Cognitive Behaviour Therapy (CBT)

The adage is that ‘common sense’ should prevail and it seems that, at least in some part, Cognitive Behavioural Therapy (CBT) has prevailed as the NHS’s talking therapy of choice for dealing with common emotional and mental health issues.

Whitfield and Williams [ref 1] explain that, although different forms of intervention may be needed according to the nature and the complexity of the emotional health issues, their research demonstrated that CBT proved effective in dealing with issues such as depression, all forms of anxiety, stress, PTSD, eating disorders and distressing habits.

In the same research they then identified some of the attributes that the more effective psychological interventions tended to have the following characteristics:

  • A clear underlying structure and model
  • A  focus on the current problems as they are relevant to the client
  • An effective (therapeutic) relationship between therapist and client

CBT uses a clear model that explains and teaches the client that their thought (cognitive) processes results in actions (behaviours), which in turn result in outcomes, which may be positive or negative experiences. To keep it simple and clear this is often referred to and taught as the ABC model that is:

A - Activating event (something happens), which results in our;

B - Beliefs and thoughts being applied to the event and a response is given which results in;

C - Consequences, the outcomes, which for those suffering emotional distress normally report as having a ‘negative’ impact on their lives. 

The premise behind the ABC model is that if the client ‘changes their thoughts, they change their life’. In the Human Givens form of psychotherapy (Griffin, 2003) [ref 2]), those beliefs and thoughts are expanded and describes as patterns of behaviour that, because of the way human physiology is built, become automatic patterns of response; patterns which, if having a negative impact on the client, need to be changed for the client to be emotionally healthy.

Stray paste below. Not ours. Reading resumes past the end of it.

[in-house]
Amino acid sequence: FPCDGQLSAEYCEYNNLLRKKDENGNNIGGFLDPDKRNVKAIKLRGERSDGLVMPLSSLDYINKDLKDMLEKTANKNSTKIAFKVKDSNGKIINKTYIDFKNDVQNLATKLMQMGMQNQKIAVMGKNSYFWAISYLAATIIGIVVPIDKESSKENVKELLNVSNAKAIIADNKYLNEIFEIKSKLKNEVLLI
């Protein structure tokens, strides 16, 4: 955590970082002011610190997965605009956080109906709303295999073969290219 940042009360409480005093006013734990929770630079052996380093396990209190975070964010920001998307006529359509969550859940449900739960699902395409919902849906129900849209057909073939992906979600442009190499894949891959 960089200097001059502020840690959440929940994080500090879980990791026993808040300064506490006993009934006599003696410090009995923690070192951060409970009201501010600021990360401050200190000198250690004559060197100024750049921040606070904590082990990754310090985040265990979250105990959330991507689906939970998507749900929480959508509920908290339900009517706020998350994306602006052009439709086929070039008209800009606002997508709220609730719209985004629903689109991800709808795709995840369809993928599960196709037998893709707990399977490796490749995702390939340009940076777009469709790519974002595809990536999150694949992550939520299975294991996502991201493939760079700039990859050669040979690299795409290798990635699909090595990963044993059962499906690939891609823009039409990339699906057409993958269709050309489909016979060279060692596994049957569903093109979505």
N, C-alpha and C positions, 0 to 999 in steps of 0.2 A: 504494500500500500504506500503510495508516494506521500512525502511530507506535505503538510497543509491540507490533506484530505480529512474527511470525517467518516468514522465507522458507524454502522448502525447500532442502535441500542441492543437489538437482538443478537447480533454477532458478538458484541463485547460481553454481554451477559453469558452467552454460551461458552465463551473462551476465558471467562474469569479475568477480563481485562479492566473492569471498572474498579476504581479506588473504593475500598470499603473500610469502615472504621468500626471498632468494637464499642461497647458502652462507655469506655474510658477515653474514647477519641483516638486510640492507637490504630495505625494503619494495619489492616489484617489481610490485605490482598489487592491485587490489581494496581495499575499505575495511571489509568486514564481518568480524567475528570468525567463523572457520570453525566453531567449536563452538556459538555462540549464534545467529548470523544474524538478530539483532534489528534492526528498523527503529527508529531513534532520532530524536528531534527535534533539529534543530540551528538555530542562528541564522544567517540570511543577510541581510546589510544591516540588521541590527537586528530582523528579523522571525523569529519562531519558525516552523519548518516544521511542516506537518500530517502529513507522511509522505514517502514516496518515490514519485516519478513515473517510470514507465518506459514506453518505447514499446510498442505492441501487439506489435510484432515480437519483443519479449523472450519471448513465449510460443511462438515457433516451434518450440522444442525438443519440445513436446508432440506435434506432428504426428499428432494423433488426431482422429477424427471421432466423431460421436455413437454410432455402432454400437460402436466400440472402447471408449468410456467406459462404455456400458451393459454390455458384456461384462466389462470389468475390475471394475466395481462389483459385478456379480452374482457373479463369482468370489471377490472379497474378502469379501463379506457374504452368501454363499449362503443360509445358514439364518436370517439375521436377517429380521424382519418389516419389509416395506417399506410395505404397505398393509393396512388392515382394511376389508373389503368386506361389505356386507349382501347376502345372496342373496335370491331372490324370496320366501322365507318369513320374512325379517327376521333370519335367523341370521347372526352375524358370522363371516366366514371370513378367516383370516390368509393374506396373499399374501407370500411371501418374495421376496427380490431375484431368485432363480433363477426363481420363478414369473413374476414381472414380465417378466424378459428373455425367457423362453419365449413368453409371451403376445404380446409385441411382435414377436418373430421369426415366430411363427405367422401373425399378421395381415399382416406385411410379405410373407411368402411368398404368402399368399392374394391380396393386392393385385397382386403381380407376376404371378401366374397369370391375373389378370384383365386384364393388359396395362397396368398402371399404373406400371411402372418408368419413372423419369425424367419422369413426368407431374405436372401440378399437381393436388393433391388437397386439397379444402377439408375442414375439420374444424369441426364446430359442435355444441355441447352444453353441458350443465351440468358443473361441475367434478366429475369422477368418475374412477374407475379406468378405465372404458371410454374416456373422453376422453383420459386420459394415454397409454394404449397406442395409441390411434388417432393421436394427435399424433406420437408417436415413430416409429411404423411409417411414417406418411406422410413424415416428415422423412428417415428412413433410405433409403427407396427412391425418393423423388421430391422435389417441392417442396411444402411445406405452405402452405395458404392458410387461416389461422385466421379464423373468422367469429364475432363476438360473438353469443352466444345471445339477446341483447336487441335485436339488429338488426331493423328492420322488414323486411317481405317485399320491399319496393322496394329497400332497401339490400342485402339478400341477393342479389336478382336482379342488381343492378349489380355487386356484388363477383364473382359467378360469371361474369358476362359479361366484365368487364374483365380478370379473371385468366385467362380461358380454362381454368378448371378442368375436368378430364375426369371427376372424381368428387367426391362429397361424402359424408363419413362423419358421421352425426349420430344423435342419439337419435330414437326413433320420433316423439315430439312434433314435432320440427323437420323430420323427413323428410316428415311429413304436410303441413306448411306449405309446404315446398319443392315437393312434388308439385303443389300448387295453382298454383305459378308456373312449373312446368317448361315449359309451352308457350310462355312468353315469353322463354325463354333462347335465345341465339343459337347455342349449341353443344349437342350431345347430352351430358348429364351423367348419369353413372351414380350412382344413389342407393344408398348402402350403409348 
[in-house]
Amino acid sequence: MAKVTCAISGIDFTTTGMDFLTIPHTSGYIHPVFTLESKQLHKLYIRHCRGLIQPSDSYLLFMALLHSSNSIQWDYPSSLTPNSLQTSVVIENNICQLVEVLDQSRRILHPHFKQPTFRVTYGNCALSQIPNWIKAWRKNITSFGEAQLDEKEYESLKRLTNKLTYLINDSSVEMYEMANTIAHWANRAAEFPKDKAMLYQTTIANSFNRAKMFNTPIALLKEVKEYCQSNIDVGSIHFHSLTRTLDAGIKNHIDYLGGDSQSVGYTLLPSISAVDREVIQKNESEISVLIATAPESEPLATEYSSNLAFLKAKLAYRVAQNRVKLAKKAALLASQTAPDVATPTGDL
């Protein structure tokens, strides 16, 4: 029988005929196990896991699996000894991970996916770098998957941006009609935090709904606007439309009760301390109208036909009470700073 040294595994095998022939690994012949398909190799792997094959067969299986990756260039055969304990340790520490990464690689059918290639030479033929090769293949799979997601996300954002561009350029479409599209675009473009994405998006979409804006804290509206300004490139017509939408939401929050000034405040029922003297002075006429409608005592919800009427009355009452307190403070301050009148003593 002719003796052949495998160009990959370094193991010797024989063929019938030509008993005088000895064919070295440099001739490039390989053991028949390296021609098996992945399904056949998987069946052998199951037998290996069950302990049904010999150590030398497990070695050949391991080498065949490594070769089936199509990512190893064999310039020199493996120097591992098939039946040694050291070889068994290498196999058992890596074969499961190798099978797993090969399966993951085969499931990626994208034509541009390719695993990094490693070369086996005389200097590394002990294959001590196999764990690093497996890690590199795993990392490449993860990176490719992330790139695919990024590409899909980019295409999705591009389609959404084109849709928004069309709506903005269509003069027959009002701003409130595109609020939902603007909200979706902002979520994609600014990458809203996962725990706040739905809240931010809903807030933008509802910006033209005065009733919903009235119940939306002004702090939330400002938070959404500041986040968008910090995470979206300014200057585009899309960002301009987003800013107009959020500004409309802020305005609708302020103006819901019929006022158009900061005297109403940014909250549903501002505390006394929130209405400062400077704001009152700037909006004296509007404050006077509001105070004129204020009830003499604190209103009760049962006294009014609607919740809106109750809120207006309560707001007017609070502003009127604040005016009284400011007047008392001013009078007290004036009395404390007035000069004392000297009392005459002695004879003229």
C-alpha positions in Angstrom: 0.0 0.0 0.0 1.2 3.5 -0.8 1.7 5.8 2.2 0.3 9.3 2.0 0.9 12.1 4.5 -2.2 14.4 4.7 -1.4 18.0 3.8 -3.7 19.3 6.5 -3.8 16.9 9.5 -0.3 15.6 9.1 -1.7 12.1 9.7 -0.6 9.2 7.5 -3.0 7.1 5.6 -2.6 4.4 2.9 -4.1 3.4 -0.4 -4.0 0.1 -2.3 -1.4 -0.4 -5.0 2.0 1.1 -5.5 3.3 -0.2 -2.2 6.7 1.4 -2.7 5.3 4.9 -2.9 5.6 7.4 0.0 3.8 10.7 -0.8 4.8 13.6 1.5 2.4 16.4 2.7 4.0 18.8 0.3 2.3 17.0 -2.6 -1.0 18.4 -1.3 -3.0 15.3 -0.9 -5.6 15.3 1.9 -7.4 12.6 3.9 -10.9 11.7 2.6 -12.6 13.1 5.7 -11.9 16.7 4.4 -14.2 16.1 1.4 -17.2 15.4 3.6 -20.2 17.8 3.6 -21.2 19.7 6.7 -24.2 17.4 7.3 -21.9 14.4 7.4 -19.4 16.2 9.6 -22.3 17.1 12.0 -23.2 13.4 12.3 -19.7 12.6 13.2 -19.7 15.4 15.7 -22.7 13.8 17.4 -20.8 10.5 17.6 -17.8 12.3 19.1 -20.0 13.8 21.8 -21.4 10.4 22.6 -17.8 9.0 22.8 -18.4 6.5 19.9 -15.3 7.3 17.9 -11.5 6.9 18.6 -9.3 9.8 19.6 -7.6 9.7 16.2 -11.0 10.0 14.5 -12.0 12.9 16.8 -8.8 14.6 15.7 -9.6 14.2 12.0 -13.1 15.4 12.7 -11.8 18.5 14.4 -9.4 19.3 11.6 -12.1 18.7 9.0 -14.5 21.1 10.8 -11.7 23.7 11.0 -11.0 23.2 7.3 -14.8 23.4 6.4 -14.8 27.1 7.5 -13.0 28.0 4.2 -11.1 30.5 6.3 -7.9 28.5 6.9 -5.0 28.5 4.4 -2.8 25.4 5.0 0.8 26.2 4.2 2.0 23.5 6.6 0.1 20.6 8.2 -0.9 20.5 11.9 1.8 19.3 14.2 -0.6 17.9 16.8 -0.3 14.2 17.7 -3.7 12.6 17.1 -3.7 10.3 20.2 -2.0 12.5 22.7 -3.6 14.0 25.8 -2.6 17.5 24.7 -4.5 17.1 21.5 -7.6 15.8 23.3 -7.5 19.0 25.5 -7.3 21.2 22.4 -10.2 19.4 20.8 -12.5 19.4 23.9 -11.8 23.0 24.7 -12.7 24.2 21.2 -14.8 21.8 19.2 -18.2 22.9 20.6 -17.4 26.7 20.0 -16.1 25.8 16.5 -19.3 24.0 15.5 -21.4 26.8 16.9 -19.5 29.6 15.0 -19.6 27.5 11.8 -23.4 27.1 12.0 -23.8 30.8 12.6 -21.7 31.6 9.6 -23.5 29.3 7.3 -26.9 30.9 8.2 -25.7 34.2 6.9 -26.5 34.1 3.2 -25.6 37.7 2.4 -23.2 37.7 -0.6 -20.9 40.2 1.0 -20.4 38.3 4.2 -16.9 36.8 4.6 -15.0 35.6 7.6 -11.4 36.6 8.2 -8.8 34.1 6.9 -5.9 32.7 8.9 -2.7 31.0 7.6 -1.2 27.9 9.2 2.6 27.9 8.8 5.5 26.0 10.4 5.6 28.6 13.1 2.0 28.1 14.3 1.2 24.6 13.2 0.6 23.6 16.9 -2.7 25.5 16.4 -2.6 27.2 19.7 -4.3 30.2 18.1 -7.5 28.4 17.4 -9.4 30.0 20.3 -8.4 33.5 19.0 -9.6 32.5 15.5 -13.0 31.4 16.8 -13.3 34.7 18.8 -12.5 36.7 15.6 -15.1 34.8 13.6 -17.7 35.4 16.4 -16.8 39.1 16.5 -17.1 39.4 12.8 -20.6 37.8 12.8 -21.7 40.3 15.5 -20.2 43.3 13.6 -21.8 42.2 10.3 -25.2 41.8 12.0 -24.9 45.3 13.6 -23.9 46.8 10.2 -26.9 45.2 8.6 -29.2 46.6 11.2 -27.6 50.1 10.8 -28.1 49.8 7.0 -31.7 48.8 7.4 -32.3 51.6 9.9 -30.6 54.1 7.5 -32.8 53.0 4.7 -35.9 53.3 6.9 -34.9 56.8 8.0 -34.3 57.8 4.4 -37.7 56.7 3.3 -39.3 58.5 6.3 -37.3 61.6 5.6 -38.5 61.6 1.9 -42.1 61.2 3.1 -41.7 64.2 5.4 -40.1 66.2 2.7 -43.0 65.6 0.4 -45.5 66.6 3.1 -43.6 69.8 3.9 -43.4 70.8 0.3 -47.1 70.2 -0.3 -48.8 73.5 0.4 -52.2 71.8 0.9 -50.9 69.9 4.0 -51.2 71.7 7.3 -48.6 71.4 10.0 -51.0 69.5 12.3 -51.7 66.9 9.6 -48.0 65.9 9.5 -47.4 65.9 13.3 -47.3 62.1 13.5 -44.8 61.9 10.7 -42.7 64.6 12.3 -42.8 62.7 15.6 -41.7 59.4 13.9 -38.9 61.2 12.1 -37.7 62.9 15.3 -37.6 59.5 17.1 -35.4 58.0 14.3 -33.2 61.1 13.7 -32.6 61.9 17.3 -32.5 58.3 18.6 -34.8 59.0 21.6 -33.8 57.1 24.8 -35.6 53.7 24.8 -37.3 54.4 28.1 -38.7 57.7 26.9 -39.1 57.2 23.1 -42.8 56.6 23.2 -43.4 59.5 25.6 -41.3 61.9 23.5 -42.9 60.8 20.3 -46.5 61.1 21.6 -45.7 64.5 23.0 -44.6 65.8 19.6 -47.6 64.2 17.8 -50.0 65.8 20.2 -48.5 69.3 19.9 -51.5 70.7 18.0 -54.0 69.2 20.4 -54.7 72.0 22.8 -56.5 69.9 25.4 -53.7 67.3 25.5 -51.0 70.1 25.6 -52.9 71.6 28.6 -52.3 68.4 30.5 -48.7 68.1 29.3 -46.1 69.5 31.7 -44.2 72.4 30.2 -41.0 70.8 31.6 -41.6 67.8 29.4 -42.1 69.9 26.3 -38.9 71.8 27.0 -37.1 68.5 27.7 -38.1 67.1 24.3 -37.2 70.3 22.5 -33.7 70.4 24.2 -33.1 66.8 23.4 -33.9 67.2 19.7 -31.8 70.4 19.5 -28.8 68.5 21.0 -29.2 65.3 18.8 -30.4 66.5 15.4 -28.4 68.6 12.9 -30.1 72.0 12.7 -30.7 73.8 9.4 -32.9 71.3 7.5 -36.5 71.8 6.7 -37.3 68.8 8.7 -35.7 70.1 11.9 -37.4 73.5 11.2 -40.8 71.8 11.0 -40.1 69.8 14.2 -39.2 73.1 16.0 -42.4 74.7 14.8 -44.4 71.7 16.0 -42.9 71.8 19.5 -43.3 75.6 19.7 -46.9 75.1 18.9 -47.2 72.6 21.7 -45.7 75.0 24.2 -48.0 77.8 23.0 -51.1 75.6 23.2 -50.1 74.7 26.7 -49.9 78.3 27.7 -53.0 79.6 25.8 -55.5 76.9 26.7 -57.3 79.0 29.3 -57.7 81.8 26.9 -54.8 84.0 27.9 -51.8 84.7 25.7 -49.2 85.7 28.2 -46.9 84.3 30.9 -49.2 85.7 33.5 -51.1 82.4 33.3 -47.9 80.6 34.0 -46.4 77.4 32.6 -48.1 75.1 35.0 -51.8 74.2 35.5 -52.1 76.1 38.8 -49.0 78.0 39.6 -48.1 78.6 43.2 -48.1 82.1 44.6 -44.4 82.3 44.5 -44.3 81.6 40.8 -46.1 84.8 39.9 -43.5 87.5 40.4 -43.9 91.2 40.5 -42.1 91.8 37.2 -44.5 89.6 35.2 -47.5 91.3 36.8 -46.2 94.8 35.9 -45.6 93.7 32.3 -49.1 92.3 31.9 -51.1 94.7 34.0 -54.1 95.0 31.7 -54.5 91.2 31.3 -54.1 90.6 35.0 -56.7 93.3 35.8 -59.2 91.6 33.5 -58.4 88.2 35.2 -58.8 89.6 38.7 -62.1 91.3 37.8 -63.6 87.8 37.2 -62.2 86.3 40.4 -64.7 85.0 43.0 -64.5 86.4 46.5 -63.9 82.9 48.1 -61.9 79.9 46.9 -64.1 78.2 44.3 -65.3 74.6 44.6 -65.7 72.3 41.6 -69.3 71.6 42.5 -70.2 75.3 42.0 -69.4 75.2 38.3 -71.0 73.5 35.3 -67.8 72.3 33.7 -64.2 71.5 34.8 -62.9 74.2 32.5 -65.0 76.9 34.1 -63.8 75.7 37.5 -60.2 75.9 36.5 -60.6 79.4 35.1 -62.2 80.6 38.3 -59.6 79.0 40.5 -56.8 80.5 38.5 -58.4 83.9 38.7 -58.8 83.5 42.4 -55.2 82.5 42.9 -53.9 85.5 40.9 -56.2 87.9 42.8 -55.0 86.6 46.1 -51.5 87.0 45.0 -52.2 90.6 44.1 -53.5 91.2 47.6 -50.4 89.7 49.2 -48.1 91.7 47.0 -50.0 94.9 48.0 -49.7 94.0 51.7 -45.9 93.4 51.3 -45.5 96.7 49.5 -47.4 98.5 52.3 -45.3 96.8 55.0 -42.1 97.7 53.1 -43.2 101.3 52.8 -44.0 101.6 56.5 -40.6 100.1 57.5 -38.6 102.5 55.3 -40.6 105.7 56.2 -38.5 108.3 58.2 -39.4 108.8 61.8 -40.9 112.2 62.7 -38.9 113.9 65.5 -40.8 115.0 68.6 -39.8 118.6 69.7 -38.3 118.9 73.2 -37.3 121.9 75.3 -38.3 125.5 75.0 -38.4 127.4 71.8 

CBT is effective in helping the client to change those patterns because it does focus in the here and now. It does not spend time on long discussions about the past or on voyages of self discovery (such matters are best explored through counselling or depth coaching), but instead focuses on what is affecting the client now. CBT will break down and deconstruct the problem, the process of which tends to lend itself to the common sense solution. 

For this reason, CBT tends to be what is termed as 'brief therapy' (and even Brief Solutions Therapy), lasting between 6 to 12 weeks (sometimes a little longer) and does not need to be weekly; sometimes the sessions can be intensive and last for a few hours, and there maybe a number of weeks between sessions for the client to undertake ‘behaviour experiments’ that give different responses to the activating events. Homework is a feature of CBT, which leads on to one of the reasons that CBT can be so effective so quickly - because the client needs to engage and take responsibility for their recovery (Griffin, 2003 would describe this as satisfying the human need for autonomy).

Being able to hold discussions that deconstruct issues, set homework and enable the client to challenge and be challenged on their thinking style(s) make the empathetic quality of the relationship between the client and therapist paramount to the success of CBT. The client will be made to feel cared for, interested in and supported so that the core framework of the methodology can be worked through.

Whitfield and Williams (2003) describe some of the key features of the CBT methodology and approach:

  • Focused on identifying key areas for change.
  • Challenging and supporting the client to overcome unhelpful thinking.
  • Helping the client change patterns of behaviours and responses.
  • Showing the client how to use self-help materials.
  • Teaching the client practical problem solving skills and assertiveness.
  • Encouraging healthy physical wellbeing by improving client energy level and sleep quality.
  • Building client coping strategies for the effective use of medication.
  • Generating resilience to relapse by preparing prevention and recovery strategies.

Even though CBT may not be the panacea for all emotional ills, nor the only solution to others, it is a recognised effective, efficient and practical approach that encourages autonomy and responsibility in the client and helps them to build resilience and new coping skills.

References:

  • Whitfield, G. & Williams, C. (2003) “The evidence base for cognitive–behavioural therapy in depression: delivery in busy clinical settings.” Advances in Psychiatric Treatment (2003) 9: 21-30 doi: 10.1192/apt.9.1.21
  • Griffin et al (2003), “Human Givens; A new approach to emotional health and clear thinking”. HG Publishing Ltd, Chalvington, Sussex, UK.

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